Yes, where appropriate. He exudes a certain avuncular—indeed, paternal—regard for companies of all kinds. I now invite him to look at a problem which will face the small company, and the small close company in particular.
This difficulty will arise because of the problem, which I know the hon. Gentleman appreciates, of the small company getting its share of such bank credit as may be available after the invitation of his right hon. Friend the Chancellor of the Exchequer to the banks to restrict finances really begins to bite. He will know that small companies—and I have in mind the example of a small wine company, in which I have no interest at all to declare—will have to begin generating internal funds in anticipation of having to pay deposits.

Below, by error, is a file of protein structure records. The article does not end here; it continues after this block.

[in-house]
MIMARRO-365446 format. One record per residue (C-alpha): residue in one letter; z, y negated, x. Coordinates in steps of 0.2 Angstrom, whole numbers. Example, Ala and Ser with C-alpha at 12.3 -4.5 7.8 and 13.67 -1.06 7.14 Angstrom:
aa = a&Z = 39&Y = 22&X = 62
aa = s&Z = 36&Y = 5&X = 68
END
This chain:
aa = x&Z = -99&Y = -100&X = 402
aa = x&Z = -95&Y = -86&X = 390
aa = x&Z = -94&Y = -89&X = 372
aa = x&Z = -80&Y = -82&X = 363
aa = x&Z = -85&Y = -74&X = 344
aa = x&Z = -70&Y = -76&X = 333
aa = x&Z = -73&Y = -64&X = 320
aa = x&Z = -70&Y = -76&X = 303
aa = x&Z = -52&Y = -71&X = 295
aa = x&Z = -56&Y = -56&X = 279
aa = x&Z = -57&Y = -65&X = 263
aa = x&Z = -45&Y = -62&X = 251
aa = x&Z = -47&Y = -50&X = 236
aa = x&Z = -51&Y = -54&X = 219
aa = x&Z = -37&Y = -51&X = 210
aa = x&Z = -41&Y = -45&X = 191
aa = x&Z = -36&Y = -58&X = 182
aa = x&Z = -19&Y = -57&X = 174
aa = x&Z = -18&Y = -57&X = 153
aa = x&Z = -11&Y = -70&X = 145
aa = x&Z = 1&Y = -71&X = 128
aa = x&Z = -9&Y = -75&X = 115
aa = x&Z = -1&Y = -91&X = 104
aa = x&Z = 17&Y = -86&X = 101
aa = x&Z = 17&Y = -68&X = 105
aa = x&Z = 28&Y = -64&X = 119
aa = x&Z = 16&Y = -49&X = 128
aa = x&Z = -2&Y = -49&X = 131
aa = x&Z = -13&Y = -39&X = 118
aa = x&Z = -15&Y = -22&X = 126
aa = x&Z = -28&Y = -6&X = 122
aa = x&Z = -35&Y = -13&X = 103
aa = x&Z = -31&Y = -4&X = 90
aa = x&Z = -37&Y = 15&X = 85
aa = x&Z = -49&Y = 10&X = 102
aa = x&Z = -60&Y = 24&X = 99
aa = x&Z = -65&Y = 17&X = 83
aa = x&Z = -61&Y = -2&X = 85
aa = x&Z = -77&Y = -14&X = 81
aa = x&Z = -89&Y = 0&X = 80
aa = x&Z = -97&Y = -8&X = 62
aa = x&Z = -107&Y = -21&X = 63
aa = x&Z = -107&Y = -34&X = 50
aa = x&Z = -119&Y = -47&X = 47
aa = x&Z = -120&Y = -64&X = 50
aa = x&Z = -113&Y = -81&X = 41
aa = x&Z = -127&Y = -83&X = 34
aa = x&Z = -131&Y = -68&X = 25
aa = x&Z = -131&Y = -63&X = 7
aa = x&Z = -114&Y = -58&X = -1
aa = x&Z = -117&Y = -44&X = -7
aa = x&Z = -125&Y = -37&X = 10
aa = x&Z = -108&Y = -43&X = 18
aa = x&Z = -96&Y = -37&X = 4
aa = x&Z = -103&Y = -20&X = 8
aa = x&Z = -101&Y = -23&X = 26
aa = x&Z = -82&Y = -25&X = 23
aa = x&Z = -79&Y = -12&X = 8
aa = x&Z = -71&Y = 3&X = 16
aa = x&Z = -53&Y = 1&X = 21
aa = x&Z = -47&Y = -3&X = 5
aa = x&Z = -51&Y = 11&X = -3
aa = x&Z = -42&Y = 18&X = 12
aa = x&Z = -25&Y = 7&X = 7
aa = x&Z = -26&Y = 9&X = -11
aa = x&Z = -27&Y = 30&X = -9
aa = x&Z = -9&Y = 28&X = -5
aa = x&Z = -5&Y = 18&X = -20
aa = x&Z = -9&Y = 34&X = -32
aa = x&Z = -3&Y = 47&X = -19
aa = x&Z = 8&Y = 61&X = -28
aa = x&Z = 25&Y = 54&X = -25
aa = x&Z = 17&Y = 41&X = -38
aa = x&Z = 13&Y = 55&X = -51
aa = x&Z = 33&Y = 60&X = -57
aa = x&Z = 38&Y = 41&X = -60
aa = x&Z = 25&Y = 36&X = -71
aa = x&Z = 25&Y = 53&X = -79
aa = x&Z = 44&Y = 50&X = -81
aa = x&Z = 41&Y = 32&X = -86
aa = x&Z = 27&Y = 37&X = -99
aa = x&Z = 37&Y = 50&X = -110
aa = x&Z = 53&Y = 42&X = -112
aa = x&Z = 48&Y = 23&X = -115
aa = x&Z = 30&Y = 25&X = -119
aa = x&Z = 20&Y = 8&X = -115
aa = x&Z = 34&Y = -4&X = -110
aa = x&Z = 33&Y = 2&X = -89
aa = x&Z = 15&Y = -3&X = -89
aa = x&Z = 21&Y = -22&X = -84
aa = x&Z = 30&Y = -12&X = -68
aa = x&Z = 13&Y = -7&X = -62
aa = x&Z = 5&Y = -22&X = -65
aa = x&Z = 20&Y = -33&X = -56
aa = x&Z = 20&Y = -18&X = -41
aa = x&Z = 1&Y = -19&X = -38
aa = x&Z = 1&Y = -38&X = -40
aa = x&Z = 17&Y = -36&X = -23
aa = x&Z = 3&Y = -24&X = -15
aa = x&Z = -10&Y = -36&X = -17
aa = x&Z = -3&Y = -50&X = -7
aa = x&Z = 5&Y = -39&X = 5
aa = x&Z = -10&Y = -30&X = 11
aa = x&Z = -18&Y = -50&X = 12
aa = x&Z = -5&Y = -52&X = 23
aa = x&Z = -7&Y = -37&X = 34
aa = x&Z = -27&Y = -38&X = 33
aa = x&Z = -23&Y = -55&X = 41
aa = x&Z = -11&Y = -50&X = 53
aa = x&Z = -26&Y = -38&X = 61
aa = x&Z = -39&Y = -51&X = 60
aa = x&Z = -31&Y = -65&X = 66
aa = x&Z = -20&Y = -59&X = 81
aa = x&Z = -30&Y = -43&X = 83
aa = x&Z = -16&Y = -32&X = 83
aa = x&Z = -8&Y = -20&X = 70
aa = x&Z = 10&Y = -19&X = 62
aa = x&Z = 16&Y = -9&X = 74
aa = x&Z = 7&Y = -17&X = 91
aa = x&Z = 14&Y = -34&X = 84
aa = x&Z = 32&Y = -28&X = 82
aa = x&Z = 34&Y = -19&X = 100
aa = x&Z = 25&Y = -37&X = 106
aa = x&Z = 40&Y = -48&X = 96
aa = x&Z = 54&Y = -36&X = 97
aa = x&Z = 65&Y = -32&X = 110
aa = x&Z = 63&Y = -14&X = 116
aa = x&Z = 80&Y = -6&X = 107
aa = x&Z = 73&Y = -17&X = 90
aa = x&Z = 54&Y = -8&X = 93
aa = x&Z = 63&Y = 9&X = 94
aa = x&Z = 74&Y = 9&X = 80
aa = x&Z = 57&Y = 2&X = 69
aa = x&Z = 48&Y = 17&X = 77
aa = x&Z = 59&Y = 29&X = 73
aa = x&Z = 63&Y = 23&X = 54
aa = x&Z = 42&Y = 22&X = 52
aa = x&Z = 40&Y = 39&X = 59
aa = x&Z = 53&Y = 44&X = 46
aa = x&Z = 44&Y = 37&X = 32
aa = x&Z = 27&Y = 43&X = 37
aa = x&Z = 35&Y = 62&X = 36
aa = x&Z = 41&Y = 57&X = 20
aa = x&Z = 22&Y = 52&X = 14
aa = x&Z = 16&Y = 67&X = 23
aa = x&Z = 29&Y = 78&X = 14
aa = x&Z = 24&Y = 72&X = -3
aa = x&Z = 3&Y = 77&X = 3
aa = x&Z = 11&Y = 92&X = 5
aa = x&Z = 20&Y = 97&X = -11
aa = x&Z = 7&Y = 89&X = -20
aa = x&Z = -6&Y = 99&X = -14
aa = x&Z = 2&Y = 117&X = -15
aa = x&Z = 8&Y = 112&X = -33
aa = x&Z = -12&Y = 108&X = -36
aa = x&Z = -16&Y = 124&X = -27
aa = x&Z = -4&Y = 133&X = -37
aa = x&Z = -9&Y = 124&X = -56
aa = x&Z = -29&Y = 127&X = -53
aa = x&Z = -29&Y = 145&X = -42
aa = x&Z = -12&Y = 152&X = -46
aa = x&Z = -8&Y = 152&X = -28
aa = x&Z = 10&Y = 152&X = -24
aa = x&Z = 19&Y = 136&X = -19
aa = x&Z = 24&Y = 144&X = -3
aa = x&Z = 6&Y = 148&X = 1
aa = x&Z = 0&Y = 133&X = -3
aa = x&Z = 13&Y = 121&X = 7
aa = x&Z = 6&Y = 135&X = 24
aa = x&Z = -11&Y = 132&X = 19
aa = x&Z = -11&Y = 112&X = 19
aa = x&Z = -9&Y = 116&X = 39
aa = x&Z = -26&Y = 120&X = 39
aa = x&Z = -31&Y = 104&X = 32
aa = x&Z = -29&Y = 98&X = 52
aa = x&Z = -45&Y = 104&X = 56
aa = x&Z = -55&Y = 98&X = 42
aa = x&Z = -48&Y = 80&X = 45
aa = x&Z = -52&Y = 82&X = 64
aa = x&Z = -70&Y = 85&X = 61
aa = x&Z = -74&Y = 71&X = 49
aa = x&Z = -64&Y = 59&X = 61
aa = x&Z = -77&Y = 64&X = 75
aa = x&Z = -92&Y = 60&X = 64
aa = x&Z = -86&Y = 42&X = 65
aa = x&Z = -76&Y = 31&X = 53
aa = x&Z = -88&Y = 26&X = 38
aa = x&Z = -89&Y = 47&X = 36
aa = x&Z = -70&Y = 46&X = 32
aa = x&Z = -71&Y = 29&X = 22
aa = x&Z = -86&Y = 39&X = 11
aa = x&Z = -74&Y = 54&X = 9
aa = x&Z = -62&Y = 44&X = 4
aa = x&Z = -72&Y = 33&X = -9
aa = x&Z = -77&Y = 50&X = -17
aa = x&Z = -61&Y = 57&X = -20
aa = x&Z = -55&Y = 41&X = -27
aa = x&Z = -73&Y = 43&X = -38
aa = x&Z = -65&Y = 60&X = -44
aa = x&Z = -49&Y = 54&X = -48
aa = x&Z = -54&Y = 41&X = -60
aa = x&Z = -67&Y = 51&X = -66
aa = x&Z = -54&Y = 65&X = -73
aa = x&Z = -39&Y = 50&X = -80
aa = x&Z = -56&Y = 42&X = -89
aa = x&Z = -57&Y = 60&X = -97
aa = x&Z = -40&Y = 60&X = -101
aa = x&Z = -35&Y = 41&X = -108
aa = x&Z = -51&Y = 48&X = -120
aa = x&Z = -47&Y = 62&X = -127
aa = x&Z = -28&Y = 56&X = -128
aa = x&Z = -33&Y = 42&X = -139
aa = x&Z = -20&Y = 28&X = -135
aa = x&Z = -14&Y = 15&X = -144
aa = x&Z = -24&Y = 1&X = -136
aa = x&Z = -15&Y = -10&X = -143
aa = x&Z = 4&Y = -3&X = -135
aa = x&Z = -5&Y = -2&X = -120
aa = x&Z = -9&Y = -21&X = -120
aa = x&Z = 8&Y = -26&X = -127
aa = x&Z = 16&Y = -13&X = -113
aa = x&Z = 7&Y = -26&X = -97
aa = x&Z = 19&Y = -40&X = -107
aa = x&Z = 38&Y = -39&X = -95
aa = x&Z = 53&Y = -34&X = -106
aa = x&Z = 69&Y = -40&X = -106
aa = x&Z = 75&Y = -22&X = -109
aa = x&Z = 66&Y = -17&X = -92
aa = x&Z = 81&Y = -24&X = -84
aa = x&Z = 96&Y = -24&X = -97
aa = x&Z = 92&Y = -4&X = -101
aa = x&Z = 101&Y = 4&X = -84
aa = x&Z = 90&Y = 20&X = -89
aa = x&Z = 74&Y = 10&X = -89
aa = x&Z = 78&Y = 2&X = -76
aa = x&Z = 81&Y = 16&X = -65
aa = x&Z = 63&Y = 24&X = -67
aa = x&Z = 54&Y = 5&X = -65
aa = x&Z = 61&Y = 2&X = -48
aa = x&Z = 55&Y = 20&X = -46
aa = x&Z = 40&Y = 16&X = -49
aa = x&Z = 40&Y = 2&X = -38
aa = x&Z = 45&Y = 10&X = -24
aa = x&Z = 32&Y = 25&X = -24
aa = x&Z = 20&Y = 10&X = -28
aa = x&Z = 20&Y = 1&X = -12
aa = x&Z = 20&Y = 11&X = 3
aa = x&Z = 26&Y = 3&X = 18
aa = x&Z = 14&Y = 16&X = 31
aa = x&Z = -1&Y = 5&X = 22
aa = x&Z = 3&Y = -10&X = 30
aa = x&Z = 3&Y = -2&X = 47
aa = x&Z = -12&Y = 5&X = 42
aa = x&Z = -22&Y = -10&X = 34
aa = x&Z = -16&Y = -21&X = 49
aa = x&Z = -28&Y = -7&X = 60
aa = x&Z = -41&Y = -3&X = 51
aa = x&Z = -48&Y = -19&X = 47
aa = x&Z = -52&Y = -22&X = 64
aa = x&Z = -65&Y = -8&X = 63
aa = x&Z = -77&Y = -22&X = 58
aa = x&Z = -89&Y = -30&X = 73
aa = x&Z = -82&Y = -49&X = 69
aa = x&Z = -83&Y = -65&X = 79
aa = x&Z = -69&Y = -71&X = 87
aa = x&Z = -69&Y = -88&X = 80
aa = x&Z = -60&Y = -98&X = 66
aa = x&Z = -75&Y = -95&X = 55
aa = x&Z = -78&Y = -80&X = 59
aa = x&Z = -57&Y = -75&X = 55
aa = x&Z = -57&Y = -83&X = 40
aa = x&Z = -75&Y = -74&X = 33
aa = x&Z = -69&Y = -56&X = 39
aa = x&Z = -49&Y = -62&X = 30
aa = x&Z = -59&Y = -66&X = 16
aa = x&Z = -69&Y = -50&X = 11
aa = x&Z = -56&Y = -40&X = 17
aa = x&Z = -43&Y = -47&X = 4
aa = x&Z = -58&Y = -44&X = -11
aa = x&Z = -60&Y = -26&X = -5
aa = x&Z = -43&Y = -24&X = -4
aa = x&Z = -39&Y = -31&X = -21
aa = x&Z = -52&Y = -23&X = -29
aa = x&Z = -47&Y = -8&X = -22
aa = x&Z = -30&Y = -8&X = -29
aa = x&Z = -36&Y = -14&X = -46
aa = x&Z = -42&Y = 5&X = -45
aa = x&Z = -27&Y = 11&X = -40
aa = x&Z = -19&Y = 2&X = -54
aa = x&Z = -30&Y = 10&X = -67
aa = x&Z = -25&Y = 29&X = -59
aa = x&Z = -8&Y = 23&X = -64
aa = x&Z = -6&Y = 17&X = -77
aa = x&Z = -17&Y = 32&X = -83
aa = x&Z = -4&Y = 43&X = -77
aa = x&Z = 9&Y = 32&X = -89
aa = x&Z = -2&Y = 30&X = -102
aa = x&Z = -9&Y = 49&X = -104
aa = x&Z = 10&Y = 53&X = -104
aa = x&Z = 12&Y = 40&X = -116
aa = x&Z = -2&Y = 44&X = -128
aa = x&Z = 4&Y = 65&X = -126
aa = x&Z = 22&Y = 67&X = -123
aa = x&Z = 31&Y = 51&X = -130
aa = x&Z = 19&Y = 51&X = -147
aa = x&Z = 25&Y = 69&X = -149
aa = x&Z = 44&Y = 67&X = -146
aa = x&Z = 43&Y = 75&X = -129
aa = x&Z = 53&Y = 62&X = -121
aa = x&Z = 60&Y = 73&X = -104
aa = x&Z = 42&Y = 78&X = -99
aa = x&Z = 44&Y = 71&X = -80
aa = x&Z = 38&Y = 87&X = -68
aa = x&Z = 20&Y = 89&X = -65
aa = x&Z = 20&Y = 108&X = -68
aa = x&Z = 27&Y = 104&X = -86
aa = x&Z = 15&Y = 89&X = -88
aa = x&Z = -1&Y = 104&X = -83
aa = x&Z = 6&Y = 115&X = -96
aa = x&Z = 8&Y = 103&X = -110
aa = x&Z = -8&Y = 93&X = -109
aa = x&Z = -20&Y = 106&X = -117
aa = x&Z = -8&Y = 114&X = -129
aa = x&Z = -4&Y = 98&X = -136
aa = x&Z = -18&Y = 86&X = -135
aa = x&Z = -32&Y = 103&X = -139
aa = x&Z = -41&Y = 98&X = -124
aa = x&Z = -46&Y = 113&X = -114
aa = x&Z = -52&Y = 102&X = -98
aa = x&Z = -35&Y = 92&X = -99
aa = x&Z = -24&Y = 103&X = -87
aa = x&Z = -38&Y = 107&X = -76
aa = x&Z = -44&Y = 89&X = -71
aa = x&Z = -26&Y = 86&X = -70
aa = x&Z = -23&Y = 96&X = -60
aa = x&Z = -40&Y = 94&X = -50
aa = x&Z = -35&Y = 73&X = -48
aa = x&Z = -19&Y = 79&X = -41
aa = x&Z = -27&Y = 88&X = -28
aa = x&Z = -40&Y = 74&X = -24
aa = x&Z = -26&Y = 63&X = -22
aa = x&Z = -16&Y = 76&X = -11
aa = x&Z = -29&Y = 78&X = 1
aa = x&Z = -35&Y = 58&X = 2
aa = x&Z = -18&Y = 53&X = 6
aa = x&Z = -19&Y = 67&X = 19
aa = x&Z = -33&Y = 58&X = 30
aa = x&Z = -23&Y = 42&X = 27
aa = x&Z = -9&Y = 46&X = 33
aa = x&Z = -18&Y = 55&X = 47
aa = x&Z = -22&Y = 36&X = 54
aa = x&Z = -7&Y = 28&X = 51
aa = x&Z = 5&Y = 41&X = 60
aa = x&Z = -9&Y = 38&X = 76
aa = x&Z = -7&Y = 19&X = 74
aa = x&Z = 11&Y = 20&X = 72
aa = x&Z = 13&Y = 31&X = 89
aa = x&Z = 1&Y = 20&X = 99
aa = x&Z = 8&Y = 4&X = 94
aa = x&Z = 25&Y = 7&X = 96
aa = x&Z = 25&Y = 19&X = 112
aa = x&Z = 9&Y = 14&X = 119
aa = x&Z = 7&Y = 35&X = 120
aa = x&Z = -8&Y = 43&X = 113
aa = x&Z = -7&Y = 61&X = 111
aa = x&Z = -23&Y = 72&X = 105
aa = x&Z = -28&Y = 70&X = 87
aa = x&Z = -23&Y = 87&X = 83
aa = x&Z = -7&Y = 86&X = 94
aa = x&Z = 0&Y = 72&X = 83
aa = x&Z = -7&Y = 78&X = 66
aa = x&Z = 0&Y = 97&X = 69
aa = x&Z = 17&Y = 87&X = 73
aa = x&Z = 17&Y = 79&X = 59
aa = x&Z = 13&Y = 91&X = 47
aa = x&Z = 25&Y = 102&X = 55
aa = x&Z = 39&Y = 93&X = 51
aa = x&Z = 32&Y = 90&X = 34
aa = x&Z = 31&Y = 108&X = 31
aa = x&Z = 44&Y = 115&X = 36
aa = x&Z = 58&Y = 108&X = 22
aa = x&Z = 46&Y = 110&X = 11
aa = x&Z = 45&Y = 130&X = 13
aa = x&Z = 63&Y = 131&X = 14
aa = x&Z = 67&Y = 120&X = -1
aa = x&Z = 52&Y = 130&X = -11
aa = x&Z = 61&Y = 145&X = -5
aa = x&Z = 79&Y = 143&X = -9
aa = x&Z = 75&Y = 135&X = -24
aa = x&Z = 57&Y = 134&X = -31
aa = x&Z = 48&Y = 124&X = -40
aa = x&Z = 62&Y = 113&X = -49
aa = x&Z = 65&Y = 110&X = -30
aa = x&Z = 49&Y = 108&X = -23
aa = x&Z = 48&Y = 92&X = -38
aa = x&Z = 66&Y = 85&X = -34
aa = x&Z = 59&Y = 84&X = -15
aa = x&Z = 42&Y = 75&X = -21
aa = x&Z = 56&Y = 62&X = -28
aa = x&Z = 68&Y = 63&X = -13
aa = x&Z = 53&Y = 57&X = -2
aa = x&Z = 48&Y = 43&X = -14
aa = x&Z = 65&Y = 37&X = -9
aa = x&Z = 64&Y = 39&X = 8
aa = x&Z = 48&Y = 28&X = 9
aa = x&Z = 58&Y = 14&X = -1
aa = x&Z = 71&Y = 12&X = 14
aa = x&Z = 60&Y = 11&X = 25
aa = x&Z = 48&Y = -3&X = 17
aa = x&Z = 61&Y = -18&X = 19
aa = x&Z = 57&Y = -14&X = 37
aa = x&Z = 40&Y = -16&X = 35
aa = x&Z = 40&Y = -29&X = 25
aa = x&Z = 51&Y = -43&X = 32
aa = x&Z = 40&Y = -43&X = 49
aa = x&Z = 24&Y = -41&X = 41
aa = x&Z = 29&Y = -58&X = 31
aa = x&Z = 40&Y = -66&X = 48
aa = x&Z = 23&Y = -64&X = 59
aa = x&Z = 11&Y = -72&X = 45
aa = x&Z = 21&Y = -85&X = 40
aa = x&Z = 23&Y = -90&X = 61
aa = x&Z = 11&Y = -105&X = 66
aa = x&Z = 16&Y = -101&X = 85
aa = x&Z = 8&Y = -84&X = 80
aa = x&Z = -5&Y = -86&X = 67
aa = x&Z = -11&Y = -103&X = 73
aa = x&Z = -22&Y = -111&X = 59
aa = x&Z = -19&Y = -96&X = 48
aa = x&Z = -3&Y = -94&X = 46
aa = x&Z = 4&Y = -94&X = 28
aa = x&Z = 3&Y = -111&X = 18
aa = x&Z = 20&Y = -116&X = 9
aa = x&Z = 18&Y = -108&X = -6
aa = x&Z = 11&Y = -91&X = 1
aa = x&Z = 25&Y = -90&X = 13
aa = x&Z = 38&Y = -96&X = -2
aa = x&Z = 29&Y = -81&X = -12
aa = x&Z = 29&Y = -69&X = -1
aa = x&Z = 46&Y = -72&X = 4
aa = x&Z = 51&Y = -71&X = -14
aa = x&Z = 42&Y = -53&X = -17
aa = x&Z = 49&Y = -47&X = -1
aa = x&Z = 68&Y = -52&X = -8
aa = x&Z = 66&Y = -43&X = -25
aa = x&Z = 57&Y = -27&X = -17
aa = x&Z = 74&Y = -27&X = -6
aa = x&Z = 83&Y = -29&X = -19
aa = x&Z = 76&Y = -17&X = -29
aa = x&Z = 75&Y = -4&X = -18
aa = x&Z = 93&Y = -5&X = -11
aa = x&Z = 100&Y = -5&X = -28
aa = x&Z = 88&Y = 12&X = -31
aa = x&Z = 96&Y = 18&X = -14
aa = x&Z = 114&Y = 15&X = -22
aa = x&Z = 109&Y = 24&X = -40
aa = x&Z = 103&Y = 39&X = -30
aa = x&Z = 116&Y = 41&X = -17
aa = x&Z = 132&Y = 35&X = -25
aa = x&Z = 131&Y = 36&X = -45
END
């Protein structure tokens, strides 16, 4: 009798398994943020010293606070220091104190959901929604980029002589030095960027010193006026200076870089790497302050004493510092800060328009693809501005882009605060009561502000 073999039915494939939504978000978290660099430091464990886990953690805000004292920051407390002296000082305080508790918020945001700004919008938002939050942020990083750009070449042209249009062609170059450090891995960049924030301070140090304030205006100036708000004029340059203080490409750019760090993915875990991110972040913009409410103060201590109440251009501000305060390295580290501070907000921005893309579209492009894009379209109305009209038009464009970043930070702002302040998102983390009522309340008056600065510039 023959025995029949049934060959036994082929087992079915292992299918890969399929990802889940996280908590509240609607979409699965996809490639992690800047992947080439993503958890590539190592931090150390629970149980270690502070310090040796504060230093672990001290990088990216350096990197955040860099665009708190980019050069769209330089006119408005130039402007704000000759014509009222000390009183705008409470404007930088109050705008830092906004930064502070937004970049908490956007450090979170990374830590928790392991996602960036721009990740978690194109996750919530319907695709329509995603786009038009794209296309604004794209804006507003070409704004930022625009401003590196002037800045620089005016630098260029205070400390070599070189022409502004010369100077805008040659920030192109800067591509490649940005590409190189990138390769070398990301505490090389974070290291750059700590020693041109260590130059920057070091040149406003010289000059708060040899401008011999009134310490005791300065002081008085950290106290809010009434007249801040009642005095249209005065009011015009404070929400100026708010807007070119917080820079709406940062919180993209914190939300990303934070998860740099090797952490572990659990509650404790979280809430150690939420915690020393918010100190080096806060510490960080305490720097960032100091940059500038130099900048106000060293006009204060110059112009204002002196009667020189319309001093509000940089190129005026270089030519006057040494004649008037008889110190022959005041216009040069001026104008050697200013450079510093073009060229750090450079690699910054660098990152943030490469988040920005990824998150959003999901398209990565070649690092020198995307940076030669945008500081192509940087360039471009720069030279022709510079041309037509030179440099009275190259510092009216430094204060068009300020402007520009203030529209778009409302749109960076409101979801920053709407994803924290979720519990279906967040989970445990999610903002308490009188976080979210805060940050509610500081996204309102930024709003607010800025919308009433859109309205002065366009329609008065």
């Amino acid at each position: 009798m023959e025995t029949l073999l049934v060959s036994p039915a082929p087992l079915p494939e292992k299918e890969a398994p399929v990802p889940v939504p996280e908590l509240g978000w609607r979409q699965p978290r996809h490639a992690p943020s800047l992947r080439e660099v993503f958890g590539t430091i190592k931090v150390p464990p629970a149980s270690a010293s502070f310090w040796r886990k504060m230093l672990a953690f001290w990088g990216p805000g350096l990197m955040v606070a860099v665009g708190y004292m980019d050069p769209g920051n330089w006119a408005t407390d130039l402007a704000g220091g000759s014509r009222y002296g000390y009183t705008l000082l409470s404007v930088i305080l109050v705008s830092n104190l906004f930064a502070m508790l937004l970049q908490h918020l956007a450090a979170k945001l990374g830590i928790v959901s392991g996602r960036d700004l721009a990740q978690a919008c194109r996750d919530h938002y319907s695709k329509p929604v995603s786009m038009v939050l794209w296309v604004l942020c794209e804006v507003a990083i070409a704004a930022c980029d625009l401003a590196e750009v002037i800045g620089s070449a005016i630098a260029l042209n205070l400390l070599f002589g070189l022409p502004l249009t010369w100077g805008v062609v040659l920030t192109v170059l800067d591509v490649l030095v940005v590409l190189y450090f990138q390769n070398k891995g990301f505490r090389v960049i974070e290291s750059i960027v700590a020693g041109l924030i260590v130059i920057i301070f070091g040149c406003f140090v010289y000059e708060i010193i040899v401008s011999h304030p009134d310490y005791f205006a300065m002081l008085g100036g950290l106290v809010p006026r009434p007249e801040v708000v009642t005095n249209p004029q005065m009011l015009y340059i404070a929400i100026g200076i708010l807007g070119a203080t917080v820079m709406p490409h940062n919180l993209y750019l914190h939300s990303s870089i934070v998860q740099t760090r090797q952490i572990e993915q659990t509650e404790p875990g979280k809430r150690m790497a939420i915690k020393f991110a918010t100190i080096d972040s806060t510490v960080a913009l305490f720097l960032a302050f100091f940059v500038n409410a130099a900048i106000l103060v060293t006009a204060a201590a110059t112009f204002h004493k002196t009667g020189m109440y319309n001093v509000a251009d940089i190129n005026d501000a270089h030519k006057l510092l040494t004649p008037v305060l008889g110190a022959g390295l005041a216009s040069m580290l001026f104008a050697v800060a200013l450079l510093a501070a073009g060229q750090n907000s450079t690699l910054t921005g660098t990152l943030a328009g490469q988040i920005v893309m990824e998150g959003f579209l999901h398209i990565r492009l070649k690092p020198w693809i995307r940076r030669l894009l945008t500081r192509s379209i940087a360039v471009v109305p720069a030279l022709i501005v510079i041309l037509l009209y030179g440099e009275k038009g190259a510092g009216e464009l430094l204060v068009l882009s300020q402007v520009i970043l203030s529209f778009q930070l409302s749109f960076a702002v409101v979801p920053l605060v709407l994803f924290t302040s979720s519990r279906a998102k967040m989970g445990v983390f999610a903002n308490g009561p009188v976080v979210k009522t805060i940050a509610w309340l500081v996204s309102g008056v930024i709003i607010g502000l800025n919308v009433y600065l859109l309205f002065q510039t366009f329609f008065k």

If the small company is a small close company, the Financial Secretary will appreciate that its necessity to generate and retain within itself more funds for the possible payment of deposits will present it with an embarrassment, in that the notorious and extremely disagreeable Section 77 of the Finance Act, 1965, makes it necessary for small close companies—or, indeed, any close companies—to distribute a certain proportion of their income, the undistributed portion incurring Corporation Tax, Income Tax and Surtax.
I know that the hon. Gentleman can give no more than a general undertaking now, but may we take it that, when the next Finance Bill comes round, he will bear in mind the fact that something will have to be done for small companies which are, as a result of the Bill, forced to retain more money and so will not be able to distribute it because they have to save up for the necessity to meet import deposits? Perhaps he could give some assurance that an extra undistributed with that object in mind would not be treated in that way in terms of the Finance Act, 1965. I know that the Financial Secretary looks forward with eager anticipation to the Finance Bill, 1969, but I can say that with such an assurance a lot of close companies would regard the Bill with a great deal more equanimity.